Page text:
Organic Food: Is it Worth it?

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The USDA states that organic food comes from organic food from hens that live in barns, uncaged and have outdoor access. The dairy cows are put out to pasture to graze for at least one hundred twenty days per year. None of the animals have been treated with hormones or antibiotics and their food has not been treated with synthetic fertilizer, pesticides or herbicides.

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The crops have not been treated with those things either. That sounds great, but it is really better? Organic farming is more expensive, yields less crops than conventional farming and has no proven health benefits and in fact, may very well contain known carcinogens. Organic food is a waste of money in almost every way over just normal crops and normal livestock. My partner, Karla, will present the other side of this topic which is the benefits of organic food.

Why is buying organic food a poor choice? First, organic food is more expensive than non-organic food. The demand for organic food is higher than the supply so higher prices can be charged. According to Chait, the more consumers who buy organic products the higher the demand would be and that would allow organic operations to increase their operations. That would eventually lower costs (Chait, 2018). However, because organic food is so expensive, those who might want to buy it often cannot afford to. This keeps the market for organic from expanding enough to lower prices. Labels can be deceiving and that might also keep the market from growing. Many people who believe they are buying organic food actually buy foods labeled as natural and those are often not organic.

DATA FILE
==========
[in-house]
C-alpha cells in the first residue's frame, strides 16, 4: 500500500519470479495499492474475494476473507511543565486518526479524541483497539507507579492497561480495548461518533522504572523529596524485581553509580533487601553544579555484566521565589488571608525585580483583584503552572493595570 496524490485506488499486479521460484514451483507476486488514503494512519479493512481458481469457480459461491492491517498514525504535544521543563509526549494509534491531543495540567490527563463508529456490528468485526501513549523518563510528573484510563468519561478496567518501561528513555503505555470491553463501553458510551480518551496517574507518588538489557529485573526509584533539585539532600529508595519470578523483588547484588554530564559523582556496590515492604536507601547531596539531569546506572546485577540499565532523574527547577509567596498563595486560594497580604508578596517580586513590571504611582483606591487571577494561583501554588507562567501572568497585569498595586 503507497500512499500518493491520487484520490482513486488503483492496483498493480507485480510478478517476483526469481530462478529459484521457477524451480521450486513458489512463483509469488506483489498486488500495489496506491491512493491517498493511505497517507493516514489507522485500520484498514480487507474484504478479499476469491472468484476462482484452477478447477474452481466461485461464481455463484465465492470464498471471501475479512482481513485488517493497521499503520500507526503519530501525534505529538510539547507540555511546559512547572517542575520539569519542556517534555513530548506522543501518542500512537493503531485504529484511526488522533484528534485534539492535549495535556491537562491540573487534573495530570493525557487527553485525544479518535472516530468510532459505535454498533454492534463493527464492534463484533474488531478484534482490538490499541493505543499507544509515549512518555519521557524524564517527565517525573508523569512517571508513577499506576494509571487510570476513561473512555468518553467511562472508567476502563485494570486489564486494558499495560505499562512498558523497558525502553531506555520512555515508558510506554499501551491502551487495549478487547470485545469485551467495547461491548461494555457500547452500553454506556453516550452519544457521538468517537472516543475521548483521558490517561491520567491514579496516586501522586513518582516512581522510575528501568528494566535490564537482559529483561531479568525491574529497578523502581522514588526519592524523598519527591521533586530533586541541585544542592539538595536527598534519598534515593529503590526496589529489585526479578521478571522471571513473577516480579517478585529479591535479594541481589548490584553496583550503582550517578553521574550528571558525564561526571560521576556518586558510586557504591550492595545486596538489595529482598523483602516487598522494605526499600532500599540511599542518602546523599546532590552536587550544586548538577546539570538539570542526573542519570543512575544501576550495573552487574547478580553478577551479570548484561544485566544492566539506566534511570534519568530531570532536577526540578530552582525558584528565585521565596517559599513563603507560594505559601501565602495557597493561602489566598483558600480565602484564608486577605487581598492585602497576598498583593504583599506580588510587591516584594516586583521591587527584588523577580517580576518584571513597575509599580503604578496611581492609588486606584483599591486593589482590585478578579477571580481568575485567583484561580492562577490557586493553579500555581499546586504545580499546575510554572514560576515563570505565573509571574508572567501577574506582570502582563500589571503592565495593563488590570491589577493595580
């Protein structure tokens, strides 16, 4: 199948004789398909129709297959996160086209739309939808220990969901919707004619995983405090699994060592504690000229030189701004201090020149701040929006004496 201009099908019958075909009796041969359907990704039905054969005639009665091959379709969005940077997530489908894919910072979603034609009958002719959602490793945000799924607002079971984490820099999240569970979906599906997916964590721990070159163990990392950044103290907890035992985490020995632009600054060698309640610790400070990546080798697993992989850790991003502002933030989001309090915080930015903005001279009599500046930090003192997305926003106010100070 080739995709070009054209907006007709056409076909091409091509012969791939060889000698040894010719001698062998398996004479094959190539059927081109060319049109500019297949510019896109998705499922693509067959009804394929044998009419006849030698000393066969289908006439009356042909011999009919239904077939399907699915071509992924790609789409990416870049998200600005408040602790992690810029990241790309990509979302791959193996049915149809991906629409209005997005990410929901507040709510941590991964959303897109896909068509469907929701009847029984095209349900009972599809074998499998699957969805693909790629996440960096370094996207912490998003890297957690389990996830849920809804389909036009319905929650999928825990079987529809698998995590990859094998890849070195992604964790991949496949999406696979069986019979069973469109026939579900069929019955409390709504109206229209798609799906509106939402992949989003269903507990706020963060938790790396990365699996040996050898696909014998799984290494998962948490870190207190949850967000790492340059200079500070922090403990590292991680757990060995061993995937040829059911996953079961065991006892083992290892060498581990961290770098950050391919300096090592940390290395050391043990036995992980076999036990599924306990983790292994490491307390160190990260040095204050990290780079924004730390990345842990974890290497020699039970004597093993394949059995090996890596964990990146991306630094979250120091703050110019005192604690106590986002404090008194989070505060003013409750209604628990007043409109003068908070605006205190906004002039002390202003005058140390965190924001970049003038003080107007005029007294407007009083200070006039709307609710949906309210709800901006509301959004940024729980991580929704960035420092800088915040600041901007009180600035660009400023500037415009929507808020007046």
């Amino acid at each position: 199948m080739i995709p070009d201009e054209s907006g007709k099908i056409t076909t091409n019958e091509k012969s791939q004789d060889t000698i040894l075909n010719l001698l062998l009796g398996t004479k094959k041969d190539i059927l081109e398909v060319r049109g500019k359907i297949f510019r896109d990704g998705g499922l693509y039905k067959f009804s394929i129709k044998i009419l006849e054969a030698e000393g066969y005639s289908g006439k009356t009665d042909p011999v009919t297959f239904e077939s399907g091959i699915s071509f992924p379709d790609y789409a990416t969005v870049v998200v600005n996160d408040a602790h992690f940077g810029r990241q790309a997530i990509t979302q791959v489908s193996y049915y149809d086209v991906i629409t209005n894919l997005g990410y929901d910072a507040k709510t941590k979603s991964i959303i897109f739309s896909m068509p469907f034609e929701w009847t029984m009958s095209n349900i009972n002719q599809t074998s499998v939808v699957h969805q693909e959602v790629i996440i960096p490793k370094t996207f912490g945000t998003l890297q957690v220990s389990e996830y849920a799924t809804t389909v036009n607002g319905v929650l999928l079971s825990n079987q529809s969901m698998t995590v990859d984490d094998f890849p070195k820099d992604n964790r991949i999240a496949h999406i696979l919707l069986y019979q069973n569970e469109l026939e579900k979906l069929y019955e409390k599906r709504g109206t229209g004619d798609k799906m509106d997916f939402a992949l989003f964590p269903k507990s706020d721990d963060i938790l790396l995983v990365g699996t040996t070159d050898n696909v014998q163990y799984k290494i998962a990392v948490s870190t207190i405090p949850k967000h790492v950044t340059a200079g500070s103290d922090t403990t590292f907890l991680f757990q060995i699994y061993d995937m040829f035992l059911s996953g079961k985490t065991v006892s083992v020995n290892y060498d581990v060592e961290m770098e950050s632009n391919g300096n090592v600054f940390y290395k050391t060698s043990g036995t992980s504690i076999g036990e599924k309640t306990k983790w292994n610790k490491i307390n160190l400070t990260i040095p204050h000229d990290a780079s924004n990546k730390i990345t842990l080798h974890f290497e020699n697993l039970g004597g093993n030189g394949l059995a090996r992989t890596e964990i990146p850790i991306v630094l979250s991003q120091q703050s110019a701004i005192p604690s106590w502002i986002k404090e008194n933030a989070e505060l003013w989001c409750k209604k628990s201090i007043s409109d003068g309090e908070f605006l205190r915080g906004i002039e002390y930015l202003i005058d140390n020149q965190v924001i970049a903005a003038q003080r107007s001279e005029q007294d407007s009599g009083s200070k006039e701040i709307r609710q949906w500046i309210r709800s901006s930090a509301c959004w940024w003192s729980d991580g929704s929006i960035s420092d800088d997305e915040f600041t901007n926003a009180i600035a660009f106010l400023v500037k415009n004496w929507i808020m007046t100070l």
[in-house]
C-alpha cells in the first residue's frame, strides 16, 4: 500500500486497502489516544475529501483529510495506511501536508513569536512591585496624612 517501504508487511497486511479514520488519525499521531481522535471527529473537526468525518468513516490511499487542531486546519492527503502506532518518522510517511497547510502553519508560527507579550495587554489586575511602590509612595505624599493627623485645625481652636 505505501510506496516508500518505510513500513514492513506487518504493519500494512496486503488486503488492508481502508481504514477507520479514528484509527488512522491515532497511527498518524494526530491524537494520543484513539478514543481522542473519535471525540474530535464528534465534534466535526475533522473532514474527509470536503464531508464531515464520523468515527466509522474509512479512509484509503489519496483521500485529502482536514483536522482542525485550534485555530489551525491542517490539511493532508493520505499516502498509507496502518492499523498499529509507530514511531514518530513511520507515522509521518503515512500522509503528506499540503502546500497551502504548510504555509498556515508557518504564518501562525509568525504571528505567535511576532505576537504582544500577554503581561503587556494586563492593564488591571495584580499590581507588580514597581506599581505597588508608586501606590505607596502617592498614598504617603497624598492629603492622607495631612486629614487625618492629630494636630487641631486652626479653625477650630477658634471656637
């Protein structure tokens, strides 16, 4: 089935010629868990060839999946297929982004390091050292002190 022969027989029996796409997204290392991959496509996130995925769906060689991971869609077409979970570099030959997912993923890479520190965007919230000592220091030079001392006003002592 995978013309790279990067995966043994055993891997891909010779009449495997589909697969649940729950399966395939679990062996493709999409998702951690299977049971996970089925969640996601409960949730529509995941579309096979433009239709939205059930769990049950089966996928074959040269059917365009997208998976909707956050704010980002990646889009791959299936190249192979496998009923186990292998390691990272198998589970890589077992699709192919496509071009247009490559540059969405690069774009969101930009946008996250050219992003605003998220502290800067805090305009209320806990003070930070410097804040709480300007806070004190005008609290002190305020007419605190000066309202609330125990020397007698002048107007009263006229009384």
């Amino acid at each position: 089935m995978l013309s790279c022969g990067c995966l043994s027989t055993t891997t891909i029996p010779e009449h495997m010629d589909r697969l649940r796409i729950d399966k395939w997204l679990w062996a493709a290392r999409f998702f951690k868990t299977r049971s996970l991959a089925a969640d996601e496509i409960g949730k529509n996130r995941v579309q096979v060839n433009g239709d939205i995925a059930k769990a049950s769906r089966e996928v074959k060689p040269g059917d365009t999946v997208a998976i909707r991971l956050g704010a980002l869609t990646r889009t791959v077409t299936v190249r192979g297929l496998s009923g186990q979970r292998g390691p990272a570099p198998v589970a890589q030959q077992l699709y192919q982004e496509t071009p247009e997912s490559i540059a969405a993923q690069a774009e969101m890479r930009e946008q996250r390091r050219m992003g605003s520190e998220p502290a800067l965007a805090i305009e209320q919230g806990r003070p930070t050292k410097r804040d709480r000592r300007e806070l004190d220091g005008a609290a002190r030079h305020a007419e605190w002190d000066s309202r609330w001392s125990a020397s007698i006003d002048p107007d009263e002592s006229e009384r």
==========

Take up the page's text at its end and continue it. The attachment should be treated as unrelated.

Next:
Production of organic crops is more expensive for many reasons. This makes those who raise organic food must charge more to make a profit. Organic farming yields less crops. This is sometimes debated but according to studies done by the USDA, it is true. In 2014, if all crops would have been grown as organic crops it would have been necessary to farm an additional one hundred nine million more acres of land. To put that in perspective, that would have included all the parklands and wildland areas in the continental United States. That is almost 2 times as much as all the cities, towns and suburbs in the country. In 2014, only 0.44 percent of all farmed land was farmed as organic but if organic farming increased, there would be problems because it has a lower land-use-efficiency. This information makes it hard to claim that organic farming is more environmentally friendly (Savage, 2018). It seems it would be next to impossible to sustain life on an all organic planet. There is simply not enough land. When using crop rotation, it takes time for the soil to become usable again after each harvest.

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